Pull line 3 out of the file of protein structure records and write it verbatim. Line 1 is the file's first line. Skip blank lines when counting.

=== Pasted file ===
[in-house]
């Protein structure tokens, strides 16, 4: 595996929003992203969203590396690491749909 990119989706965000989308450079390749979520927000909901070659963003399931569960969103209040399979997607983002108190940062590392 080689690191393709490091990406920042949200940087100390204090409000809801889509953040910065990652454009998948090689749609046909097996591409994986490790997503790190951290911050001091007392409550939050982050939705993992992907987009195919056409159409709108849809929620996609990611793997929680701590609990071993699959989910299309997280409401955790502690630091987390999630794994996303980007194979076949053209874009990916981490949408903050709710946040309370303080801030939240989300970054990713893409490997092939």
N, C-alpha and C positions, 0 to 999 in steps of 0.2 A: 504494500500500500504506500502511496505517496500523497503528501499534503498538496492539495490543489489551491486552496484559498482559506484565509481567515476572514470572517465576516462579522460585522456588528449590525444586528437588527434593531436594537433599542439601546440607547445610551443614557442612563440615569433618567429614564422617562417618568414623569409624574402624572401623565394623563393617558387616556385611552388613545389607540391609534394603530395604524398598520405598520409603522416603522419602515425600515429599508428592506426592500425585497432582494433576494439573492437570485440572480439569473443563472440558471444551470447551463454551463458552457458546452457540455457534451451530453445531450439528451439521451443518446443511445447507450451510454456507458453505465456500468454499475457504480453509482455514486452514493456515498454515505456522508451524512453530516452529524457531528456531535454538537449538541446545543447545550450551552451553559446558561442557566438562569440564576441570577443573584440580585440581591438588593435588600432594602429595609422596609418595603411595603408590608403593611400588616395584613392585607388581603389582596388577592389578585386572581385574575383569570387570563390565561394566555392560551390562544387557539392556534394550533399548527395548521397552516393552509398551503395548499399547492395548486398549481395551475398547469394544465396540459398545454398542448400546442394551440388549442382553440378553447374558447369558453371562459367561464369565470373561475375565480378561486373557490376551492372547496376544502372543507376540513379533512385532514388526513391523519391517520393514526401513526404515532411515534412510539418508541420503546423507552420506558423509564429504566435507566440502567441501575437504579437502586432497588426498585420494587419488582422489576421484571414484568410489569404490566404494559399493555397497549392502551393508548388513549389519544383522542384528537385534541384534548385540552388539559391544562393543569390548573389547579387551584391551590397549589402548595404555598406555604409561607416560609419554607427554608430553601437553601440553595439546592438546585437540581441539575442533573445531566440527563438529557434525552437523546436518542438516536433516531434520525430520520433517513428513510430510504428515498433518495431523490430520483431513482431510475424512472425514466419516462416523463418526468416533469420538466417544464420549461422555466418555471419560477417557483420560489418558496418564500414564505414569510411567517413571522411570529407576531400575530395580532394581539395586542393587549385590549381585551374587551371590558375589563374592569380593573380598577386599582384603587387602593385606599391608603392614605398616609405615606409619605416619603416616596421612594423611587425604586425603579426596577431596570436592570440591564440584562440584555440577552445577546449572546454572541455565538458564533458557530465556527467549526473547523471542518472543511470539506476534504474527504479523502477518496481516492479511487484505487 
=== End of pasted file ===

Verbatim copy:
N, C-alpha and C positions, 0 to 999 in steps of 0.2 A: 504494500500500500504506500502511496505517496500523497503528501499534503498538496492539495490543489489551491486552496484559498482559506484565509481567515476572514470572517465576516462579522460585522456588528449590525444586528437588527434593531436594537433599542439601546440607547445610551443614557442612563440615569433618567429614564422617562417618568414623569409624574402624572401623565394623563393617558387616556385611552388613545389607540391609534394603530395604524398598520405598520409603522416603522419602515425600515429599508428592506426592500425585497432582494433576494439573492437570485440572480439569473443563472440558471444551470447551463454551463458552457458546452457540455457534451451530453445531450439528451439521451443518446443511445447507450451510454456507458453505465456500468454499475457504480453509482455514486452514493456515498454515505456522508451524512453530516452529524457531528456531535454538537449538541446545543447545550450551552451553559446558561442557566438562569440564576441570577443573584440580585440581591438588593435588600432594602429595609422596609418595603411595603408590608403593611400588616395584613392585607388581603389582596388577592389578585386572581385574575383569570387570563390565561394566555392560551390562544387557539392556534394550533399548527395548521397552516393552509398551503395548499399547492395548486398549481395551475398547469394544465396540459398545454398542448400546442394551440388549442382553440378553447374558447369558453371562459367561464369565470373561475375565480378561486373557490376551492372547496376544502372543507376540513379533512385532514388526513391523519391517520393514526401513526404515532411515534412510539418508541420503546423507552420506558423509564429504566435507566440502567441501575437504579437502586432497588426498585420494587419488582422489576421484571414484568410489569404490566404494559399493555397497549392502551393508548388513549389519544383522542384528537385534541384534548385540552388539559391544562393543569390548573389547579387551584391551590397549589402548595404555598406555604409561607416560609419554607427554608430553601437553601440553595439546592438546585437540581441539575442533573445531566440527563438529557434525552437523546436518542438516536433516531434520525430520520433517513428513510430510504428515498433518495431523490430520483431513482431510475424512472425514466419516462416523463418526468416533469420538466417544464420549461422555466418555471419560477417557483420560489418558496418564500414564505414569510411567517413571522411570529407576531400575530395580532394581539395586542393587549385590549381585551374587551371590558375589563374592569380593573380598577386599582384603587387602593385606599391608603392614605398616609405615606409619605416619603416616596421612594423611587425604586425603579426596577431596570436592570440591564440584562440584555440577552445577546449572546454572541455565538458564533458557530465556527467549526473547523471542518472543511470539506476534504474527504479523502477518496481516492479511487484505487 